Many paths through aged care
There are many and varied paths through Australia’s aged care system according to a report released today by the Australian Institute of Health and Welfare (AIHW).
The report, Pathways in Aged Care: program use after assessment, looks at aged care program use by a group of 105,000 people who had a completed assessment by an Aged Care Assessment Team (ACAT) in 2003–04. One-third of this cohort had not previously used aged care services.
The report examines assessment patterns, care pathways, time to entry to permanent residential aged care and time to death over the 2 year period following their first ACAT assessment in 2003–04.
‘In Australia, there is a wide range of services available to help older people in need of assistance,’ said Rosemary Karmel of the AIHW’s Data Linkage Unit.
‘This report presents groundbreaking analysis on the large variety of pathways people may take through aged care programs.
‘The report shows that for many people, their first contact with the aged care system is through an ACAT assessment.
‘For example, just over 40% of the cohort with no previous use of aged care programs accessed Home and Community Care or Veteran’s Home Care services following an ACAT assessment, even though no ACAT assessment is required to access these programs.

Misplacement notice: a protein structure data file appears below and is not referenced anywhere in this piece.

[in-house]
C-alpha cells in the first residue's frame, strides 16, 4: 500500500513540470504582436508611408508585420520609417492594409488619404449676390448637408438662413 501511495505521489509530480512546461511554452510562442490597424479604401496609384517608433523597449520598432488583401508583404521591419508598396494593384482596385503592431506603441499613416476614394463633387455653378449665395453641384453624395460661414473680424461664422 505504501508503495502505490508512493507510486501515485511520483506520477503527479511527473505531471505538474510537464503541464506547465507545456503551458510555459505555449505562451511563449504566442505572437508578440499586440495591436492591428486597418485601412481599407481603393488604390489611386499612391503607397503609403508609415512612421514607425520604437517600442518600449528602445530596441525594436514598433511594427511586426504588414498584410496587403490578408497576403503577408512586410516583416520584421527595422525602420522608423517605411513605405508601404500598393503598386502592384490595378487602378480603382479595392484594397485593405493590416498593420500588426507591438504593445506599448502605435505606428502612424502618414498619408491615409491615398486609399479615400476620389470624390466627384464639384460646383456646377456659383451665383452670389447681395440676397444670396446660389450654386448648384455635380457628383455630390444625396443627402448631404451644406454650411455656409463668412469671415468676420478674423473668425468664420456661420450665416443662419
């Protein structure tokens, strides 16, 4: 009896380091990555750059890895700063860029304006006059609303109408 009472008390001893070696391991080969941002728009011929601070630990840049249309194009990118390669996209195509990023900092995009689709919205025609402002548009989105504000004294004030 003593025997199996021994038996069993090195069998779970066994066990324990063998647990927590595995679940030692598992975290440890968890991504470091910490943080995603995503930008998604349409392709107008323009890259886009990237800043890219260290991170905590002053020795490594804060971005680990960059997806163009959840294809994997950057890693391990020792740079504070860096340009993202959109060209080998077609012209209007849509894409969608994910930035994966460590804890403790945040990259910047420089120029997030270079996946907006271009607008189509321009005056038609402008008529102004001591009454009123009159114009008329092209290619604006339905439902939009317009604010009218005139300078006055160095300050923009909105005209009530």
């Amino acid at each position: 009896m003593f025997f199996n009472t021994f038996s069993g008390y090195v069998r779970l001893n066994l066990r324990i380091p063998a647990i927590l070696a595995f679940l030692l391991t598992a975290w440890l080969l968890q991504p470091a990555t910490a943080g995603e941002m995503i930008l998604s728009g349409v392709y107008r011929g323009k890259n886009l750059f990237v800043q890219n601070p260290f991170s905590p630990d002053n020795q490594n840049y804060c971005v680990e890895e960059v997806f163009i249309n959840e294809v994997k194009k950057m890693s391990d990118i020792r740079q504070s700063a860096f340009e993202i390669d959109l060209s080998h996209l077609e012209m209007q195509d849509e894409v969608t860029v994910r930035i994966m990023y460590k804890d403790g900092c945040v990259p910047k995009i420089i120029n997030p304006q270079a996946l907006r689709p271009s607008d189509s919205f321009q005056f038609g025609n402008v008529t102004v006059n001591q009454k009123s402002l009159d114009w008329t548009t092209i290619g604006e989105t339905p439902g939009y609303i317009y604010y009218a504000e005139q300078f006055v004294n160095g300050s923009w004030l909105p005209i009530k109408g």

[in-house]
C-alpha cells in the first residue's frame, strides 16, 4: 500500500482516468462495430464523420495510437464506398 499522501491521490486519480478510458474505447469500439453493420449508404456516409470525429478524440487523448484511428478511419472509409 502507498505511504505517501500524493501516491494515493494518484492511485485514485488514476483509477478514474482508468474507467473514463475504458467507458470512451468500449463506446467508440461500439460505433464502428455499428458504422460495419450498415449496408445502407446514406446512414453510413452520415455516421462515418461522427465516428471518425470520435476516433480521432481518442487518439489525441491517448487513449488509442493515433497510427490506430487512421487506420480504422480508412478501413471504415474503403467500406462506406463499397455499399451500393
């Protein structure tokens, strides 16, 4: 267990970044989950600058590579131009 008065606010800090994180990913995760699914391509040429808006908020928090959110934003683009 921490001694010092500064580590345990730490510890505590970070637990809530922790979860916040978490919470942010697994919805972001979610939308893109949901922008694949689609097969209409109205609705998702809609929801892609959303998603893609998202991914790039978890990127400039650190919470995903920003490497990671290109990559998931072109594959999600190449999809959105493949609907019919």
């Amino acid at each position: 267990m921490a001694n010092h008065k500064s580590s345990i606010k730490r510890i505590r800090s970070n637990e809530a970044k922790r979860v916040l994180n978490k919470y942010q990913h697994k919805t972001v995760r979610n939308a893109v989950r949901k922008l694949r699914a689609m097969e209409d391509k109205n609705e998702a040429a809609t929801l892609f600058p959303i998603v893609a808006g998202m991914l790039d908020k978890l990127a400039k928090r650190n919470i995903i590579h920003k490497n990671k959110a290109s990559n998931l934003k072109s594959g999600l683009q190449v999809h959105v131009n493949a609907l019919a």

‘This suggests that the ACAT assessments seemed to be a way of getting information about community care programs.’
Assessments do not always result in program use. For example, 25% of the cohort who had not previously accessed care did not access any care programs within 2 years of their ACAT assessment.
The report shows that, as expected, people’s use of care programs increases over time, and more moved into residential aged care. Among the group who had not used aged care services before their assessment, 34% of people alive 2 years after assessment were in permanent residential aged care, compared with 17% just 3 months after assessment.
Also amongst this particular group, some people use several care programs at a time to meet their care needs. Just over 6% of those who were alive 6 months after assessment were receiving a Community Aged Care Package, and nearly 16% of these were also using services from other programs such as Home and Community Care and residential respite care.